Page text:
#2: Illegal but not quite as cut and dried. If the DJ licensed the music as he should, he has a performance license. That is something very different from a sync and master use license. If you shot the B&G first dance and recorded the music they're dancing to off of the PA, the fact it went through several steps to get onto your tape doesn't change anything, it's no different than if you captured the music digitally off of the original CD. OTOH, if you were recording interviews and there was some music playing in the background, that would probably fall under the spectrum of accidental use and courts have been a bit more lenient in that regard.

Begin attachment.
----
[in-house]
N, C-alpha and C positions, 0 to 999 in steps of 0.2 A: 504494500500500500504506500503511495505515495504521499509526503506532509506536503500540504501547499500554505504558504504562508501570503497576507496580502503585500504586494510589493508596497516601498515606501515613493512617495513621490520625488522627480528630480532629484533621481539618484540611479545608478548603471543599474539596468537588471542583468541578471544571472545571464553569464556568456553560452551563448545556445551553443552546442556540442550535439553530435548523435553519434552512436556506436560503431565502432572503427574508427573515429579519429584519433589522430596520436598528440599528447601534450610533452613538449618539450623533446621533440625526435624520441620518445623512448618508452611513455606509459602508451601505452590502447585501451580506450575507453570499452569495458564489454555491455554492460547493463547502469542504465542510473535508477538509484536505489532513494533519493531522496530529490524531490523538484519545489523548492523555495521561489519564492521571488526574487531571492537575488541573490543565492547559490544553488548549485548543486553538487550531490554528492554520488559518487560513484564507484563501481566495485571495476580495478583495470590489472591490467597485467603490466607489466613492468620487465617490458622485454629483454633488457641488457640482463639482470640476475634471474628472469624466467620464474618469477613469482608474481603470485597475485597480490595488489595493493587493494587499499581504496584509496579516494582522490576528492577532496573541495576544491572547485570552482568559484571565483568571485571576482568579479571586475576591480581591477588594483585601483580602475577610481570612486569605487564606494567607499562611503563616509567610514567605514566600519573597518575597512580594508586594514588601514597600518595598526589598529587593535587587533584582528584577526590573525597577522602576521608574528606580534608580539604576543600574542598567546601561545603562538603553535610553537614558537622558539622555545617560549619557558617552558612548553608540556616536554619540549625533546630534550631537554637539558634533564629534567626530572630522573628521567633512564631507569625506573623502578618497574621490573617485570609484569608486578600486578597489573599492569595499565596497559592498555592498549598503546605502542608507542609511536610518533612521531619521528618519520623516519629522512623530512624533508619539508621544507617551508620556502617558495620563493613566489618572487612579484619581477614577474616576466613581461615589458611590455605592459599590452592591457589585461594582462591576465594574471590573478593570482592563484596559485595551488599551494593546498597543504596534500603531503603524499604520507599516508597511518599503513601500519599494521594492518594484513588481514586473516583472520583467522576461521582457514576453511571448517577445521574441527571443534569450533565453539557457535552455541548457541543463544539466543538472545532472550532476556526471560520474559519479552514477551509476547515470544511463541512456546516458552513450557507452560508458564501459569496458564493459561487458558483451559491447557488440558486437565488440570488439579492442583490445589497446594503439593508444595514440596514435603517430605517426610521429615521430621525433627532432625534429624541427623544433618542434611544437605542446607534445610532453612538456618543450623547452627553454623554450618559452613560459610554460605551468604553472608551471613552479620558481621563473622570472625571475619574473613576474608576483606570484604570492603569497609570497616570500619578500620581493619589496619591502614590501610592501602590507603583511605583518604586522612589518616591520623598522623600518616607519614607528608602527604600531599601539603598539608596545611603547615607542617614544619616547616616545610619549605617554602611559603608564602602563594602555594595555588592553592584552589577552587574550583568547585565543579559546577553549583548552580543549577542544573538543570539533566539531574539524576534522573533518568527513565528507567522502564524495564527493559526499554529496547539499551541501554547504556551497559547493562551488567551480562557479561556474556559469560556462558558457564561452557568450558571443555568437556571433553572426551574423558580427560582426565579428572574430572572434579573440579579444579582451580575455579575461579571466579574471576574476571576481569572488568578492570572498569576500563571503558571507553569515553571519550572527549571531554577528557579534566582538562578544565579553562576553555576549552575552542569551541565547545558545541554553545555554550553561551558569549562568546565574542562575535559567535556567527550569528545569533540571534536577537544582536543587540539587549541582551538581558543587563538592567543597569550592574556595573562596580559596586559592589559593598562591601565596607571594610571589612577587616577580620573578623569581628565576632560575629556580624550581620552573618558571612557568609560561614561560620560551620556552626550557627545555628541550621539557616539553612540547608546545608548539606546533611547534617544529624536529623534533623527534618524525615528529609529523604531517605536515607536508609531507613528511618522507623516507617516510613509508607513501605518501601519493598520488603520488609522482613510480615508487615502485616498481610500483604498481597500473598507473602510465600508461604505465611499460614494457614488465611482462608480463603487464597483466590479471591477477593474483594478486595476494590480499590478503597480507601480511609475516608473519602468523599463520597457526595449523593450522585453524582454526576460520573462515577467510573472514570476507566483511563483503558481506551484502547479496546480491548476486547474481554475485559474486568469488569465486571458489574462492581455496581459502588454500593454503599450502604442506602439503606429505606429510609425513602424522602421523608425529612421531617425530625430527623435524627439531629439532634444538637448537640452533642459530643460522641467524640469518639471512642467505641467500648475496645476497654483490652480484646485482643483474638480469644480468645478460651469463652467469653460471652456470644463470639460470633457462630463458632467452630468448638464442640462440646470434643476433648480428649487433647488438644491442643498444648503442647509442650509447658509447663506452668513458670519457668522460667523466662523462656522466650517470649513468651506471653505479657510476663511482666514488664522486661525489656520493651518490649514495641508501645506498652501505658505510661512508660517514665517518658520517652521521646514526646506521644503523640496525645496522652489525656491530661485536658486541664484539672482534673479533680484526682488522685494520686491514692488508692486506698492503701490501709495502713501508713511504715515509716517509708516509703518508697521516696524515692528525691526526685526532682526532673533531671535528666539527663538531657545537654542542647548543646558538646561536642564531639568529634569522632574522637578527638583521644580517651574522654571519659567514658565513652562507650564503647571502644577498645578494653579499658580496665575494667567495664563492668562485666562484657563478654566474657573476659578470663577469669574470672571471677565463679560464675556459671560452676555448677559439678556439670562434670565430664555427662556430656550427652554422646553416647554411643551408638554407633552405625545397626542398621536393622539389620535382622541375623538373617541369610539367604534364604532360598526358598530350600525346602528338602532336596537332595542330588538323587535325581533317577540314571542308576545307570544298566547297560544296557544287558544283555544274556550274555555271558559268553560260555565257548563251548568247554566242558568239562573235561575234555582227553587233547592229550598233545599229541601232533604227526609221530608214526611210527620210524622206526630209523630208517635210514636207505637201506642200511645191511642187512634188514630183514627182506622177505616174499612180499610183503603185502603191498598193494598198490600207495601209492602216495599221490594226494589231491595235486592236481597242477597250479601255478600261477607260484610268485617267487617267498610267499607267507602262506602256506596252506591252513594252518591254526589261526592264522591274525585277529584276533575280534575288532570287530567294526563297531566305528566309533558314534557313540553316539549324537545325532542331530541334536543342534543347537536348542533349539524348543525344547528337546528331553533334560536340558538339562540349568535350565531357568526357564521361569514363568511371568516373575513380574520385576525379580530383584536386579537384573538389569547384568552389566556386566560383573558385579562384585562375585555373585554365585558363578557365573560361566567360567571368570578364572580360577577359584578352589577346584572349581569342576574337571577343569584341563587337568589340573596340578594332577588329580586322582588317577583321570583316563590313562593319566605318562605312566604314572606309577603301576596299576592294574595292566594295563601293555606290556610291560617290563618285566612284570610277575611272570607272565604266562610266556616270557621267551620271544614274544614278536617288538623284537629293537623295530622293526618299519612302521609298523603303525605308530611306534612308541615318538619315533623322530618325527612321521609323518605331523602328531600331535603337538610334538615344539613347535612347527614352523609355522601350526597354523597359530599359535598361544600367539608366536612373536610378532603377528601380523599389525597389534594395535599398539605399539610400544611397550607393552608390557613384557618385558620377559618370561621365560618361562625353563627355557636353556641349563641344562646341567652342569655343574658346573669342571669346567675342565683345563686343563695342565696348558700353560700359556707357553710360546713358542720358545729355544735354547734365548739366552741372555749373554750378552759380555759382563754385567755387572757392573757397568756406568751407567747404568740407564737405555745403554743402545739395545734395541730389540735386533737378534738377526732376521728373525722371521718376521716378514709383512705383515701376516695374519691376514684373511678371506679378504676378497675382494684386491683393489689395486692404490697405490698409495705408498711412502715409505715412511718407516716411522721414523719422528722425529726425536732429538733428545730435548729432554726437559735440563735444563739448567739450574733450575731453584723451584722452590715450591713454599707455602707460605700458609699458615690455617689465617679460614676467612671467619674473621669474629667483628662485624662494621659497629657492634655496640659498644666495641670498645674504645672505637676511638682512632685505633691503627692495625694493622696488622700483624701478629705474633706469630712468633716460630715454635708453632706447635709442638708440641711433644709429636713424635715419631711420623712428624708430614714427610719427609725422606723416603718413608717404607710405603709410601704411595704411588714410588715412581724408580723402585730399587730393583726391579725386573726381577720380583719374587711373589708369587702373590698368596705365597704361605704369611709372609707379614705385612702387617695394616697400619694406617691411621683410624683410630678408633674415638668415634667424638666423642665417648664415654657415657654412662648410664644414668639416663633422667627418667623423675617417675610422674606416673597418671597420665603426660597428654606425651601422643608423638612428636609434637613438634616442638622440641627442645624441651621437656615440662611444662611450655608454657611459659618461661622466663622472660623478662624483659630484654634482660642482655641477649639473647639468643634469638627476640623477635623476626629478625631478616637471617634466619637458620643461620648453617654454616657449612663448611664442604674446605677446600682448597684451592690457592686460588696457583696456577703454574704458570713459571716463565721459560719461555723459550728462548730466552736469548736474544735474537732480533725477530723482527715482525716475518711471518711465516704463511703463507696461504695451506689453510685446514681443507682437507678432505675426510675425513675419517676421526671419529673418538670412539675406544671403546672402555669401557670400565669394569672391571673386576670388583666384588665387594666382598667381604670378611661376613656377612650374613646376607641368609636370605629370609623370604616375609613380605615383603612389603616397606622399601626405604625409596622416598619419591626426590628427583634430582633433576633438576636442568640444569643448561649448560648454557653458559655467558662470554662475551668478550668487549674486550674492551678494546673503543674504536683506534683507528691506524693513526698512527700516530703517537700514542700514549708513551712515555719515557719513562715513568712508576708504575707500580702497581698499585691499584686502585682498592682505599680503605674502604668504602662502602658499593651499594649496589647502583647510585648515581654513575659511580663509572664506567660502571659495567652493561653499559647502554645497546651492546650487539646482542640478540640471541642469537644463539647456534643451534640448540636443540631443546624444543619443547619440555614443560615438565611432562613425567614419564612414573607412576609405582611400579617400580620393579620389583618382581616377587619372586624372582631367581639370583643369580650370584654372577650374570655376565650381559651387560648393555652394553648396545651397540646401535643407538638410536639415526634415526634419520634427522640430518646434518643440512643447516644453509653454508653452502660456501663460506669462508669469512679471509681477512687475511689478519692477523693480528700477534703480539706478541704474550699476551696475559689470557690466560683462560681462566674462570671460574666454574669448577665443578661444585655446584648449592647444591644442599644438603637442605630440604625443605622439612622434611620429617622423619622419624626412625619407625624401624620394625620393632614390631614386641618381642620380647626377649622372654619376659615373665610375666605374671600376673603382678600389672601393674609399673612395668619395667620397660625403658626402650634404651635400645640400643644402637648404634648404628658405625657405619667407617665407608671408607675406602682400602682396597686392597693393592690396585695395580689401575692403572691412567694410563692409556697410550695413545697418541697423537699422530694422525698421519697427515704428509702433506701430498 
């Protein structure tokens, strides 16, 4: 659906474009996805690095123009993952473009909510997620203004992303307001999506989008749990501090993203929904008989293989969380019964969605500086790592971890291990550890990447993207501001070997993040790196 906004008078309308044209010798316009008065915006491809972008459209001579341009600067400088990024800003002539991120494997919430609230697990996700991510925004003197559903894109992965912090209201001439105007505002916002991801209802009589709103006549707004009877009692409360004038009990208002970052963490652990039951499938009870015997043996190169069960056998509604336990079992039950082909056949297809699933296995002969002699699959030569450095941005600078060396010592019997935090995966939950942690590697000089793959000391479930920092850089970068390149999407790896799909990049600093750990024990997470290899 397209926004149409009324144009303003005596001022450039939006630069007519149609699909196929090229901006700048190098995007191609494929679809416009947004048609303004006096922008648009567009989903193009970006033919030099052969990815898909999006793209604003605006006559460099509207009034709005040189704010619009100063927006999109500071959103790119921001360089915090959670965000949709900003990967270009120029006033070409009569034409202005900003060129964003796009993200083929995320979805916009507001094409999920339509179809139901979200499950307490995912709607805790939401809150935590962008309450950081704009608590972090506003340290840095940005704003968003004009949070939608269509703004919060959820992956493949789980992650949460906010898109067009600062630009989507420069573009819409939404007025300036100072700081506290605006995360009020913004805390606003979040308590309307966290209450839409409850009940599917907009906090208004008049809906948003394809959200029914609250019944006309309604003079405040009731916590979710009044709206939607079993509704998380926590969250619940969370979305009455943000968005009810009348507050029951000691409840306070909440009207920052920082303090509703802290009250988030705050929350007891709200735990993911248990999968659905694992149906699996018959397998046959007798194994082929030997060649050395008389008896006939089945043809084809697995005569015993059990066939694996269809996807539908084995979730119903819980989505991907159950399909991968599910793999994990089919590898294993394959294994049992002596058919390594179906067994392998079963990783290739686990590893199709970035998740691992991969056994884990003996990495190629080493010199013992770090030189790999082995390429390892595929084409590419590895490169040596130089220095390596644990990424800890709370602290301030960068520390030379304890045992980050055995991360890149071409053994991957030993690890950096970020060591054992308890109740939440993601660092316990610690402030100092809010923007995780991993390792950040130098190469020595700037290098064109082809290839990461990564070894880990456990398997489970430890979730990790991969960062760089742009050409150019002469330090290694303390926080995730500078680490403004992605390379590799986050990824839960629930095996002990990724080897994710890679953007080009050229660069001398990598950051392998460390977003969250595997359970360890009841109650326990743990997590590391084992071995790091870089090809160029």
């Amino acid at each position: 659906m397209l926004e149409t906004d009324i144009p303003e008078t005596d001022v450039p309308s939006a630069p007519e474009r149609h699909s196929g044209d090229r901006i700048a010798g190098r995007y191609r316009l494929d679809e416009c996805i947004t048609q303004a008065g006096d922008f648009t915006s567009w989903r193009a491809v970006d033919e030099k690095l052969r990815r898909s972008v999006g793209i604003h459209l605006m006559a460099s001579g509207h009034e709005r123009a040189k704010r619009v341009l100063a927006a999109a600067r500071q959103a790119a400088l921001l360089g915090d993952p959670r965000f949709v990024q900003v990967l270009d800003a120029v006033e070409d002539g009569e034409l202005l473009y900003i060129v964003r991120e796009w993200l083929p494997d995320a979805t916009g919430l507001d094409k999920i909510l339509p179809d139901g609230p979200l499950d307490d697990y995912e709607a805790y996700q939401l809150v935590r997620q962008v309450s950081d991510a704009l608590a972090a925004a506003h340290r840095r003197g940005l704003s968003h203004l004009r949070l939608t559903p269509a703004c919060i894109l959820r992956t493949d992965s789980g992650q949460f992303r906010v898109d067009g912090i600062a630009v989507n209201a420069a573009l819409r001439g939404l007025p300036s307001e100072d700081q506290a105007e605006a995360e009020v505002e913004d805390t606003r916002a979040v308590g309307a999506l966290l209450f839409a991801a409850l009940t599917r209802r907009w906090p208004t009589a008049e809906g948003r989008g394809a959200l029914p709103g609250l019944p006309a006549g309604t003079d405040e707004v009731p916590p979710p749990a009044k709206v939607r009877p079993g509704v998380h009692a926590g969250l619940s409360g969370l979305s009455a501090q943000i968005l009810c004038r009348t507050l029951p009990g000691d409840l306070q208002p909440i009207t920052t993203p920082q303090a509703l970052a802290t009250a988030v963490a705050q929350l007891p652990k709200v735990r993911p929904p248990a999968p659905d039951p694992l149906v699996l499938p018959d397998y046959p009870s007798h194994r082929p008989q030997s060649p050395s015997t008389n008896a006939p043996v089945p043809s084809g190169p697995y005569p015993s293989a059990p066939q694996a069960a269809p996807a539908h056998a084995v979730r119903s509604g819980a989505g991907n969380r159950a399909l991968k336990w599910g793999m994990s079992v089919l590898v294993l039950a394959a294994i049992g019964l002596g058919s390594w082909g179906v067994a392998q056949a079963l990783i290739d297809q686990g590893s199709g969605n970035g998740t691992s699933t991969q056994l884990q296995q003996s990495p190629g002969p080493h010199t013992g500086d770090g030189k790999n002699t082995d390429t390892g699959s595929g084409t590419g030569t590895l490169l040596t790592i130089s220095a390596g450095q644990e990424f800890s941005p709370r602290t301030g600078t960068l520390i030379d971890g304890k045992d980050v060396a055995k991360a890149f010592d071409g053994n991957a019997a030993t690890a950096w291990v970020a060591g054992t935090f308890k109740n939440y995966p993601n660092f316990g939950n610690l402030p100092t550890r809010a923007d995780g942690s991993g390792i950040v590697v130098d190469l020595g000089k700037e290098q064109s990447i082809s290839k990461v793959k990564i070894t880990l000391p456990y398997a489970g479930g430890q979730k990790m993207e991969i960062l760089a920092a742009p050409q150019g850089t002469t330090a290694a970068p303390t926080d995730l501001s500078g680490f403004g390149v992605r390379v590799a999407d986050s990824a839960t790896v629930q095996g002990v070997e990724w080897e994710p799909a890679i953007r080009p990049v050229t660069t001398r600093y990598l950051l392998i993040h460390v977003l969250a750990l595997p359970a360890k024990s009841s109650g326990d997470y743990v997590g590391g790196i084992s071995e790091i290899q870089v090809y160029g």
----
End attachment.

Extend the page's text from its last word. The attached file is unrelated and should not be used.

#3: You can't use the song at all (without licensing it), whether they have purchased the CD or not. It doesn't matter how many copies they've bought becase you're not allowed to make even 1 copy of 1 tune off of the CD they own to use in their video. The only rights their purchasing the CD gives them is the right to play it and listen to it - nothing more. Neither they or anyone else is permitted to copy the music for any purpose other than the specific reasons mentioned above.